Opinion: We must reckon with identity to unite the nation
PUBLISHED: 11:30 05 September 2019
The summer holiday is a great opportunity to spend some quality time with the family, as well as a perfect time for some good reading.
One of my summer reads this year was Francis Fukuyama's book Identity, and I am following it up with The Lies that Bind; Rethinking Identity by Kwame Anthony Appiah.
You can see a pattern here!
Identity is clearly an ever-present part of our political landscape whether one is on the left or on the right.
Fukujama will always be known as the man who coined the phrase "the end of history" to refer to the state of liberal democracy in the late 1990s.
What is often overlooked is that when he wrote the complacent-appearing lines, he added a caveat.
In this new book he repeats that caveat - liberal democracy has to deal with identity, and if it can't, do so, it will be imperilled
What Fukujama lays out in his book is fascinating - a real mixture of political and sociological thinking and psychology which can inform how we look at the divisions noticeable in our society today.
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Recognition is at the heart of identity.
In recent centuries people have come to sense a difference between how they see themselves and and what society wants of them. No longer were people forced into narrow roles by society, now they had their own inner sense of who they were - and this would lead to the need to be recognised by society.
But society has, in recent decades, splintered into a whole range of legitimate concerns - each pulling at the fabric of what makes a modern nation state. The response to this has been nationalism.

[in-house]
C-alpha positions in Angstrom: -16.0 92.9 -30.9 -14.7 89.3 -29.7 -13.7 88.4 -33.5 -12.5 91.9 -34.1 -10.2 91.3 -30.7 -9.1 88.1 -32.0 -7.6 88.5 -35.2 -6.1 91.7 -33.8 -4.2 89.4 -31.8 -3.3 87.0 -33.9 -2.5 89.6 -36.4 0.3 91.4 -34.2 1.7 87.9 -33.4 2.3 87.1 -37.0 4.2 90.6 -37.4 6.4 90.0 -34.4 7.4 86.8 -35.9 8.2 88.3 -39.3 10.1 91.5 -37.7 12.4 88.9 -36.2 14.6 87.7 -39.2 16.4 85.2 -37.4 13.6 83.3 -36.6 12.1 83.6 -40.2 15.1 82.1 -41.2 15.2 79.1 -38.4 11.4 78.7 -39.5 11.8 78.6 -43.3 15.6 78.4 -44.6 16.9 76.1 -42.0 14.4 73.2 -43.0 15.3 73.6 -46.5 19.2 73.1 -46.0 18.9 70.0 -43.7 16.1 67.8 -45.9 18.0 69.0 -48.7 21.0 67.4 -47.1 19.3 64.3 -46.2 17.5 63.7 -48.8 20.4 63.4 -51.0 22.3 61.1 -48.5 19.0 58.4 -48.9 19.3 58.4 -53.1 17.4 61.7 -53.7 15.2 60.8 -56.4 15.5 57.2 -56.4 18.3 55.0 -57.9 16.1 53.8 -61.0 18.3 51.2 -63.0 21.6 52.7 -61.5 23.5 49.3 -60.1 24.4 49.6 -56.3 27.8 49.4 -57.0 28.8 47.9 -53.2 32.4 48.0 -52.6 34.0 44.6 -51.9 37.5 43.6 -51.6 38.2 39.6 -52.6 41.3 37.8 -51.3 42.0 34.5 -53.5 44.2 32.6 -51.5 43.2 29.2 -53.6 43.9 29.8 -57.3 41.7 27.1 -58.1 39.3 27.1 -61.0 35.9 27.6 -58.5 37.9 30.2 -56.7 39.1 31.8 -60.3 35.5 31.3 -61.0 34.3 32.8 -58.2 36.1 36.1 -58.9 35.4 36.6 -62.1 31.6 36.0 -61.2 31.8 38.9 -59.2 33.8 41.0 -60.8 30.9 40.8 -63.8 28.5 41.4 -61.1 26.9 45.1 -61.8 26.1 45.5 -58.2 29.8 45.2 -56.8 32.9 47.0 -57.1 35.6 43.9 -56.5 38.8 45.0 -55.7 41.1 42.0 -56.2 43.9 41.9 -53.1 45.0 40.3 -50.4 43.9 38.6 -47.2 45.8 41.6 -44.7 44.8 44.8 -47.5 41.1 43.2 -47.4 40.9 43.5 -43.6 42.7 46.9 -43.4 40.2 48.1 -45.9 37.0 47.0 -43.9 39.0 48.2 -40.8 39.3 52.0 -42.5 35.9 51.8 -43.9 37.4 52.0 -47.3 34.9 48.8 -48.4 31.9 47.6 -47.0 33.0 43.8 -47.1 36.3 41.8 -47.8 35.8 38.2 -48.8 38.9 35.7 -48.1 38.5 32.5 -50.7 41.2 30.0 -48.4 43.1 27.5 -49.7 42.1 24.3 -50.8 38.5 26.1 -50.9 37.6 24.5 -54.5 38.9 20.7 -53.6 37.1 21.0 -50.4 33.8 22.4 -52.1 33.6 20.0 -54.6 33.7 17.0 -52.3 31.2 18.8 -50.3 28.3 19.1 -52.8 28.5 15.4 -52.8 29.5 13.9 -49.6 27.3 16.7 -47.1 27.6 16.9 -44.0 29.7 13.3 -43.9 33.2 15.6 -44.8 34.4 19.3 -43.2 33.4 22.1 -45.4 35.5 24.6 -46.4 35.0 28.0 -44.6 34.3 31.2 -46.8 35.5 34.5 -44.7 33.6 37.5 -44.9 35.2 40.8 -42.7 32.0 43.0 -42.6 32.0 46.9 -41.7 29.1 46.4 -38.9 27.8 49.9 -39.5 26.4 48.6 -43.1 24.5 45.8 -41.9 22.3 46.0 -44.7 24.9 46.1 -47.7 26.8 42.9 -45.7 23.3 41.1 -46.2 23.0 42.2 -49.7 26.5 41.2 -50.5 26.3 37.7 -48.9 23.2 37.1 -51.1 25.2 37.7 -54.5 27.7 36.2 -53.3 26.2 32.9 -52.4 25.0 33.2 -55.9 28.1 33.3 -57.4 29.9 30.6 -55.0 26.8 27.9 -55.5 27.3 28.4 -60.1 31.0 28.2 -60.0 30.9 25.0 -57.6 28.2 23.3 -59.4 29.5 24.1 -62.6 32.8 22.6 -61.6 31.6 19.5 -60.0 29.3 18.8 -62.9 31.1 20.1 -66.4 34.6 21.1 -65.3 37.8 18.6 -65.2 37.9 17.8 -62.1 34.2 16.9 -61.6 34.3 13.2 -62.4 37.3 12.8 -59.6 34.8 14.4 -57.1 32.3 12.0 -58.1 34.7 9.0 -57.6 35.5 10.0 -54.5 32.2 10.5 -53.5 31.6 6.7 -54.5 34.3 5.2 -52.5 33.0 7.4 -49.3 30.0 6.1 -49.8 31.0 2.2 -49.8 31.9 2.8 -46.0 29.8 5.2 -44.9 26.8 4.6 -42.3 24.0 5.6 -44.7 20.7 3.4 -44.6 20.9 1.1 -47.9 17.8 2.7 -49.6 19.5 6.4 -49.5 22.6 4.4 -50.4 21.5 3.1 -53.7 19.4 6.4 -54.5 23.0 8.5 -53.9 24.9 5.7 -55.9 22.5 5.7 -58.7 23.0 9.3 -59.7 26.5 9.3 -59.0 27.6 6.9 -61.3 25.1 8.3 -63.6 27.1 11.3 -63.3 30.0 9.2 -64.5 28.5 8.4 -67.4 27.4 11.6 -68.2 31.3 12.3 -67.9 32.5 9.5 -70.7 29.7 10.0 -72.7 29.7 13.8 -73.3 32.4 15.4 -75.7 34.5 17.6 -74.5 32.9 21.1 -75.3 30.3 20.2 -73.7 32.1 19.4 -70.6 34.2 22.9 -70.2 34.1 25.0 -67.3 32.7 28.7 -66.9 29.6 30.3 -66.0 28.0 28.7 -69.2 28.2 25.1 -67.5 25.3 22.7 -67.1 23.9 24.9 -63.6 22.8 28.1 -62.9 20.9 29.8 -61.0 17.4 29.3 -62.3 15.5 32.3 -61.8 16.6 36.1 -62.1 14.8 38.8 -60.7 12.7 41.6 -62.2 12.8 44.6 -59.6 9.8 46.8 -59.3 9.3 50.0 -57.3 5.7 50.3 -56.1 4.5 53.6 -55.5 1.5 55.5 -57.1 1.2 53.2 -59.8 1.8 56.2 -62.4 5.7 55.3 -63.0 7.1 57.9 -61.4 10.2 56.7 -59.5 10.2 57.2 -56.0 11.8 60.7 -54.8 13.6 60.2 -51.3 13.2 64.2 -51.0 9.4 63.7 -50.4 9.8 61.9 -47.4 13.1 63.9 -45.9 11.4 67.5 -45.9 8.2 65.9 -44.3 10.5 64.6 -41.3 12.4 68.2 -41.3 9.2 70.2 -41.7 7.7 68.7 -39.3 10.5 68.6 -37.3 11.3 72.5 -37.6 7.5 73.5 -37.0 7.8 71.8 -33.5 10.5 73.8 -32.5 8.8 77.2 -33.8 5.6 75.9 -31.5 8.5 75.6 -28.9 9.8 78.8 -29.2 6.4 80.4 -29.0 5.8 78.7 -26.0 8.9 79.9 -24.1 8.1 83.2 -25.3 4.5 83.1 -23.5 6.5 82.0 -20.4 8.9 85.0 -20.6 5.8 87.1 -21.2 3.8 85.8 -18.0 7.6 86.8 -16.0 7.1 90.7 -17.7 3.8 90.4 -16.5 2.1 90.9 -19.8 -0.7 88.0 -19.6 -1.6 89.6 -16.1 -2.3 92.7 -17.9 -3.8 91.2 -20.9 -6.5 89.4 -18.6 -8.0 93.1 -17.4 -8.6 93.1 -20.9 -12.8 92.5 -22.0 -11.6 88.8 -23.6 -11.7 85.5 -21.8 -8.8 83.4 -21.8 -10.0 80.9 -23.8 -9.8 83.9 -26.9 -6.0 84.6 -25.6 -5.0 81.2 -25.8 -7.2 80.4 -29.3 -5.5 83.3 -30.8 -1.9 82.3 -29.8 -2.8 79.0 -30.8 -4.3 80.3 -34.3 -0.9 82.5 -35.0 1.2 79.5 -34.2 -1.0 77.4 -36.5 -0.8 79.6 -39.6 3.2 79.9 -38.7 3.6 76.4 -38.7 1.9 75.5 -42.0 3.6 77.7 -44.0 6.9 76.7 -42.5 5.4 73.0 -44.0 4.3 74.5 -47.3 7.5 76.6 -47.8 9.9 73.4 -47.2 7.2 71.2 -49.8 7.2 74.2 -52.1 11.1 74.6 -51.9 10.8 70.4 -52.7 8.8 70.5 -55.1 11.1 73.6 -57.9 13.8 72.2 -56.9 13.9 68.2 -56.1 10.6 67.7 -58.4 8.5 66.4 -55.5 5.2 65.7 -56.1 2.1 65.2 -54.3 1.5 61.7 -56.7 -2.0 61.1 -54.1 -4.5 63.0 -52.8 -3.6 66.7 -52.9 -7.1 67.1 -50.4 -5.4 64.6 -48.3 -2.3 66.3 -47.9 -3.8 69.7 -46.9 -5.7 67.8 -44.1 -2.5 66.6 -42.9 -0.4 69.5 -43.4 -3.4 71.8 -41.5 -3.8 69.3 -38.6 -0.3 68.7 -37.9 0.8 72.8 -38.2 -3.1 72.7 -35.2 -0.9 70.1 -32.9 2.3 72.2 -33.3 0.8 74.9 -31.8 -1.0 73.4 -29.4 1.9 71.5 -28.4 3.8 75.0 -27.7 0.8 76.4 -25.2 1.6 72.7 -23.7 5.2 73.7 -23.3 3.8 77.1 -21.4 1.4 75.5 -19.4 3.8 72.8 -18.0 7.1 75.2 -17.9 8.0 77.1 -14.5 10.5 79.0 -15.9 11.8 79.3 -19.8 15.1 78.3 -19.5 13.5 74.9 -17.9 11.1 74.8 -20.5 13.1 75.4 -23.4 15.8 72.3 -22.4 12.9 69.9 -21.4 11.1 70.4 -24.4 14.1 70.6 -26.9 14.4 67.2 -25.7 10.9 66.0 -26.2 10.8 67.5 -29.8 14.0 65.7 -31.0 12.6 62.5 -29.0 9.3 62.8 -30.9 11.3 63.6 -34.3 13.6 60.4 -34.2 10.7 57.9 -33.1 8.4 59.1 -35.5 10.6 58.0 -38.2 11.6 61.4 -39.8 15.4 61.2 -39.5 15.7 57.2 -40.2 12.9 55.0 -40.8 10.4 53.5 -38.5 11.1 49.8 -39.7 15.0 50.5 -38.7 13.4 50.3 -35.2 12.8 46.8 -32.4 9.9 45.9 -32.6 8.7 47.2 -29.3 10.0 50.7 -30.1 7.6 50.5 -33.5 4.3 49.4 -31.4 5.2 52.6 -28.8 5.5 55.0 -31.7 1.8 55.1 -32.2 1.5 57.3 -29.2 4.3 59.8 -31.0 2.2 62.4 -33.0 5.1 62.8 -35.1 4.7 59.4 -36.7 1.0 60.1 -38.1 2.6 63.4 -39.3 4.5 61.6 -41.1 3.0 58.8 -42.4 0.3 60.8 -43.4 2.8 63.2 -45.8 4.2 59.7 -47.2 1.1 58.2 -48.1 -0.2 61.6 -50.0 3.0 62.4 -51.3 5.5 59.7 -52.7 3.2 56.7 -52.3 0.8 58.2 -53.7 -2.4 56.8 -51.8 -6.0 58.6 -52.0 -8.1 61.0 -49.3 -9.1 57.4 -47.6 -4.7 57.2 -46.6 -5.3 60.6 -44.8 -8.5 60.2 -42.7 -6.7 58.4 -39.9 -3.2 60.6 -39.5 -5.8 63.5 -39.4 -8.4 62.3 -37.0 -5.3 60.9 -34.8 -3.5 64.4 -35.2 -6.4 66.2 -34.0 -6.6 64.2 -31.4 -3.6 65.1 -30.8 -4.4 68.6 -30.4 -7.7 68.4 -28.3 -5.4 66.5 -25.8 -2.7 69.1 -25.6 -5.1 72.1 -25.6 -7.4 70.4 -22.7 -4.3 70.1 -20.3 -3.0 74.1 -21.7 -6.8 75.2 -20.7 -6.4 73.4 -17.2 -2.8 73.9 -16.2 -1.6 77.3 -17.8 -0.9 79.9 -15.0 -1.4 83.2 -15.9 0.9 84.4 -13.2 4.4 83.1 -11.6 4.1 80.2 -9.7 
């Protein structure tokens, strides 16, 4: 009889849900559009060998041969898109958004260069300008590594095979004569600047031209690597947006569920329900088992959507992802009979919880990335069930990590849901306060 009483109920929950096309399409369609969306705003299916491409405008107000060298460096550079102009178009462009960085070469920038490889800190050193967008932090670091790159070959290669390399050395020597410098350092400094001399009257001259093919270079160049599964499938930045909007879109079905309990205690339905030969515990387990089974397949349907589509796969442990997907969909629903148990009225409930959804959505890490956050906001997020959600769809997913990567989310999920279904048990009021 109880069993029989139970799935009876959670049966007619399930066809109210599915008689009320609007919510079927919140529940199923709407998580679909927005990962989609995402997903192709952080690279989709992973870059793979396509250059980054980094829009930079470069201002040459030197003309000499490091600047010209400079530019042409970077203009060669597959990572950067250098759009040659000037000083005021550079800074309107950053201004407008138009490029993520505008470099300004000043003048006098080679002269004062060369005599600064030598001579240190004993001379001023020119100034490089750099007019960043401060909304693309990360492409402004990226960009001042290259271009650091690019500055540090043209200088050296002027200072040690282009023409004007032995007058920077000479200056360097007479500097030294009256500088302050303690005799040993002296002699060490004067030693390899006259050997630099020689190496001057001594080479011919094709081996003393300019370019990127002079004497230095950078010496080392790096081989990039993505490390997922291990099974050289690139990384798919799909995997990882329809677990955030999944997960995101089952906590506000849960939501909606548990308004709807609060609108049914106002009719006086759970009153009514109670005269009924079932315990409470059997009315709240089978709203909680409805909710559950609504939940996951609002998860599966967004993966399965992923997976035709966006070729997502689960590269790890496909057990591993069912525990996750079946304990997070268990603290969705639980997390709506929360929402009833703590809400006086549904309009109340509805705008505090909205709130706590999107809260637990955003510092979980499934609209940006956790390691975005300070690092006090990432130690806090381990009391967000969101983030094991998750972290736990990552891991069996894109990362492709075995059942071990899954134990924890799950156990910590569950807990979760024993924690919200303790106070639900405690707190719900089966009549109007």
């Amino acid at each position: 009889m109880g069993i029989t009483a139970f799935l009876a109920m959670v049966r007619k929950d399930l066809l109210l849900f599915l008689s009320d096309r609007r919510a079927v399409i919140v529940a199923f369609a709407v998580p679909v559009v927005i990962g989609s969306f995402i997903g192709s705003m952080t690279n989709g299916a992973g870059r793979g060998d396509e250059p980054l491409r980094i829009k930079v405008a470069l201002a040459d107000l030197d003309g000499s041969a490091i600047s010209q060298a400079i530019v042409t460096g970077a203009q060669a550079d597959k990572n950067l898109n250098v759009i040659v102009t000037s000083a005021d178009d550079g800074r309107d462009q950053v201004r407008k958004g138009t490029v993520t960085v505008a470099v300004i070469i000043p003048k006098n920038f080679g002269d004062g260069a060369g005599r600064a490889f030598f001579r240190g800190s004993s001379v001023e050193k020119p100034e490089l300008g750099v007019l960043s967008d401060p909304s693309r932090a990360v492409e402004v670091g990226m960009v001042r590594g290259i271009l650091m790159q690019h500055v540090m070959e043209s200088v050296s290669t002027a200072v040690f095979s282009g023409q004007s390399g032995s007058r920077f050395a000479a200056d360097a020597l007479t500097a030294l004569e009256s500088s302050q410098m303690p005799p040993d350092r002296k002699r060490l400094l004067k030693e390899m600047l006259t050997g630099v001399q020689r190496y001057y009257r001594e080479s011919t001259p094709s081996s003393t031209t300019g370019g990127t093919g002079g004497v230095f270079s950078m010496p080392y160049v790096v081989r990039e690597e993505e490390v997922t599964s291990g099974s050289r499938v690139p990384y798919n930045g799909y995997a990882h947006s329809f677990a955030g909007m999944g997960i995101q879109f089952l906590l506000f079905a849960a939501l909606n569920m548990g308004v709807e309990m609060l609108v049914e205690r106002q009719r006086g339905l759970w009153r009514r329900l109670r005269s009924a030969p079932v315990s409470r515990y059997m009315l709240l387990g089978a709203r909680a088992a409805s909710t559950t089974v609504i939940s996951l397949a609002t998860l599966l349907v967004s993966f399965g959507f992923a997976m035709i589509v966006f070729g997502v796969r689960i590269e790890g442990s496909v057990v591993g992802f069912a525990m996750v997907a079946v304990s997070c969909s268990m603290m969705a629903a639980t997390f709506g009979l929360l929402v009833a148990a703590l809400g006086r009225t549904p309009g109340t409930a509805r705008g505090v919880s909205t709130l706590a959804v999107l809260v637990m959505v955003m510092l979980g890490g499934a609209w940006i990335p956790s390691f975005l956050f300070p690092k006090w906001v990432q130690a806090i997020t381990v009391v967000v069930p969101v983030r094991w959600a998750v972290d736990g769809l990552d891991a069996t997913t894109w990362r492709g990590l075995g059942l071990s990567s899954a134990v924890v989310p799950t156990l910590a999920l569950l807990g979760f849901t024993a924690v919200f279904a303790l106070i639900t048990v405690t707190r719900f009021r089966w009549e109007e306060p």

Presciently, in his book Fukujama talks at length about immigration and the double reaction to it - he correctly predicted that many would welcome immigration, but also that many would not at all.
But what is interesting in his book is the idea of creating a binding national identity to which all groups who live in a state can be assimilated.
In his words: "The retreat on both sides into ever narrower identities threatens the possibility of deliberation and collective action by the society as a whole."
Fukujama does suggest some concrete ideas for how to construct this idea of national identity that binds. One example is a national service programme for all.
But this leaves me torn - between whether this is simply 'more of the same', a suggestion one might hear from moderate Tories, or whether it actually opens up a way of discussing how a liberal democracy can create a sense of togetherness among its sometimes disparate groups and communities.
Either way, if we don't do something about this now, populist nationalists may well be the ones to keep marching forward.
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